His name was Thomas Redway. He headed west from Connecticut with his family, driving a team of oxen and herding a flock of sheep with a staff cut from a tree.
Stories from early settlers say that when he reached what is now the southwestern part of Onondaga County in the State of New York, he found a hillside area above a small wooded lake. He said, “Here will be my home” and stuck the staff into the ground.
Family history says Thomas settled on the site in 1806 and built a one-room log cabin where he lived with his family. The cabin was eventually replaced with a larger house, and the house that sits on the property today was built sometime around 1867.
The staff that he stuck in the ground sprouted, sending out roots and leaves, growing for 173 years. I don’t know how big it was when it finally fell, but in 1937 it measured 23 feet in circumference waist high, and 27 feet just above the ground.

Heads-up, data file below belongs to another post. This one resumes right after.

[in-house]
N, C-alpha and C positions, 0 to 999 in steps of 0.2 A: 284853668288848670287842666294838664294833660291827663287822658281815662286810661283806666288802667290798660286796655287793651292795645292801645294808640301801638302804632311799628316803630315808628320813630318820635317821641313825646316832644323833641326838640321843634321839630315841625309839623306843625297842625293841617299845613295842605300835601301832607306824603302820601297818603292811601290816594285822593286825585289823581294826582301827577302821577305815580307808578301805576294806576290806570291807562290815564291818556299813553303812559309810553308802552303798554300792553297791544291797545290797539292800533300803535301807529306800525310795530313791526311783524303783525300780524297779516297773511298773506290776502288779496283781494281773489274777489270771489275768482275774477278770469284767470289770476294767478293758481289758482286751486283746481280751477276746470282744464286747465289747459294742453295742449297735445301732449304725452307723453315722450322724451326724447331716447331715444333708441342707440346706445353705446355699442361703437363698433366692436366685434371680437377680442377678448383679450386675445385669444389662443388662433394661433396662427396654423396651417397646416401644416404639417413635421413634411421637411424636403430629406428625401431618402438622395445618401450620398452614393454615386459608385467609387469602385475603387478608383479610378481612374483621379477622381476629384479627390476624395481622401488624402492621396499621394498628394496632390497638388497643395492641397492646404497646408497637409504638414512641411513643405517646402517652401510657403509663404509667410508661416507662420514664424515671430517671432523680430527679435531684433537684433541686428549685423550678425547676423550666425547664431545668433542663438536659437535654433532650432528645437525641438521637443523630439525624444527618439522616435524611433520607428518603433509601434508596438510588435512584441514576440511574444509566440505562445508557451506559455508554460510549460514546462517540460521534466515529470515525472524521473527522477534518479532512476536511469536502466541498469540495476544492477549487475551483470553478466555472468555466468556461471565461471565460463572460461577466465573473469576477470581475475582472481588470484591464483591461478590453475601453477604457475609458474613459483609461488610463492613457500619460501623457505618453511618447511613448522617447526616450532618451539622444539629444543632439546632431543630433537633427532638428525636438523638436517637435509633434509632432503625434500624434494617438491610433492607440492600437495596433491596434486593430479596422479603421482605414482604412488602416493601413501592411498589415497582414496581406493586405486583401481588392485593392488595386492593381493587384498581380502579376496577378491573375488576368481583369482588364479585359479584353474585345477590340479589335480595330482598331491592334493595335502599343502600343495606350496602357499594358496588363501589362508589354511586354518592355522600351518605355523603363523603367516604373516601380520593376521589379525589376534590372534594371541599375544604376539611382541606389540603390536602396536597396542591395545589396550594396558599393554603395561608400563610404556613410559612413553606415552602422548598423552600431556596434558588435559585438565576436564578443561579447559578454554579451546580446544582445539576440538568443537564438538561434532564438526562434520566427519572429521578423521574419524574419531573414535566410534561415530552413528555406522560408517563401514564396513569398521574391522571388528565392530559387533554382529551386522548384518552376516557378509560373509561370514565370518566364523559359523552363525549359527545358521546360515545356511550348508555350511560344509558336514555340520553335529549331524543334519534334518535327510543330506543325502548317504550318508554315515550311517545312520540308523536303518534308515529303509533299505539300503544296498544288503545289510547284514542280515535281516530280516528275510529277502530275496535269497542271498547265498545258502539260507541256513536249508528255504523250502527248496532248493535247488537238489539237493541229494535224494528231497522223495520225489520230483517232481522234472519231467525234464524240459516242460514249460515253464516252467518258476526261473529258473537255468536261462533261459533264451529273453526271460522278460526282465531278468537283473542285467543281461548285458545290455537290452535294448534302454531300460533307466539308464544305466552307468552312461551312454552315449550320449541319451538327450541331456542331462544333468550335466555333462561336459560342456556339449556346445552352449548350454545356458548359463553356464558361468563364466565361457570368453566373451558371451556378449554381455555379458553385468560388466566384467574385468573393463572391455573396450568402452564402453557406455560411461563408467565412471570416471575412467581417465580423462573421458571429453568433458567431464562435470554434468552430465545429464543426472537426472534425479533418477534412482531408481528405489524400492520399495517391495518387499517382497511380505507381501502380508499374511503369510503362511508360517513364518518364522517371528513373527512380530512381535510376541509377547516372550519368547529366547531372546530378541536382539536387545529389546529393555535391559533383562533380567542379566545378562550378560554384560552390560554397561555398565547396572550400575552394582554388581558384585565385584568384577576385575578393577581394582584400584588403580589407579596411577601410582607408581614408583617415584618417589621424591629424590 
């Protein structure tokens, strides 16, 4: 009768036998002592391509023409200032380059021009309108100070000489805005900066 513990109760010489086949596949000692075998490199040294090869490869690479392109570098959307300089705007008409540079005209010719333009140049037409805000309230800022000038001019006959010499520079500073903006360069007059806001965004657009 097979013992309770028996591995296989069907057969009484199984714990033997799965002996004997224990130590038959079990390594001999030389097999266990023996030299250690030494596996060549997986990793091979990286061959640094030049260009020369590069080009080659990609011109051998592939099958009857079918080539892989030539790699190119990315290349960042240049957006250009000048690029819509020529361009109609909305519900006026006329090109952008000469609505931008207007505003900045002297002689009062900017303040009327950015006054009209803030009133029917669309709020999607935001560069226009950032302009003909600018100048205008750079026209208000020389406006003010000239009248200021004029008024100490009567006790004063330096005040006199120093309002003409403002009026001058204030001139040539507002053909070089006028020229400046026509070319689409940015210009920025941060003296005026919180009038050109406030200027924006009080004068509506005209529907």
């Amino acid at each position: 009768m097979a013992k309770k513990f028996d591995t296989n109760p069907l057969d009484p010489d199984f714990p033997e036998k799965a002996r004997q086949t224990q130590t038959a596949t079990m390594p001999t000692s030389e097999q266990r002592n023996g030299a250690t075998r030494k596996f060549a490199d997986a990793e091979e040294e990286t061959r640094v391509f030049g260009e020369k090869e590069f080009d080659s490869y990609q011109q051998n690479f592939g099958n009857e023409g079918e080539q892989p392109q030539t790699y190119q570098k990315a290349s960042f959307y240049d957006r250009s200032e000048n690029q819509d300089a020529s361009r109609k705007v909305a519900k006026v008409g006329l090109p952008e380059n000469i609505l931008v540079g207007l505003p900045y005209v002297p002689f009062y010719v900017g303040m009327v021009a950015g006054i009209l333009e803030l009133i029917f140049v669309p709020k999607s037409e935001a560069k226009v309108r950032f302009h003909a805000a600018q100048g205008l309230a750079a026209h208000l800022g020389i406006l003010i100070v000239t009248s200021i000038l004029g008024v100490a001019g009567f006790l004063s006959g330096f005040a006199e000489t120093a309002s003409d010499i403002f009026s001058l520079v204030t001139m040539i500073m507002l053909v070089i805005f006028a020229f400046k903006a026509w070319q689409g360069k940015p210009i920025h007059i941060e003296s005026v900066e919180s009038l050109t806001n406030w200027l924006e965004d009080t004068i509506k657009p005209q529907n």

It stood well over the farmhouse that my dad grew up in, fifth generation to live on Thomas Redway’s homestead.
My family has numerous photos going back three generations of Thomas’s descendants standing in front of the enormous tree. The photos below are of my grandmother taken around 1937, when a Syracuse Newspaper published a story about the tree.
Here are pictures of the tree towering over the house.
The tree finally fell September 14, 1979, taking a part of my family history with it.
© Drusilla Mott and https://drusillamott.wordpress.com, 2014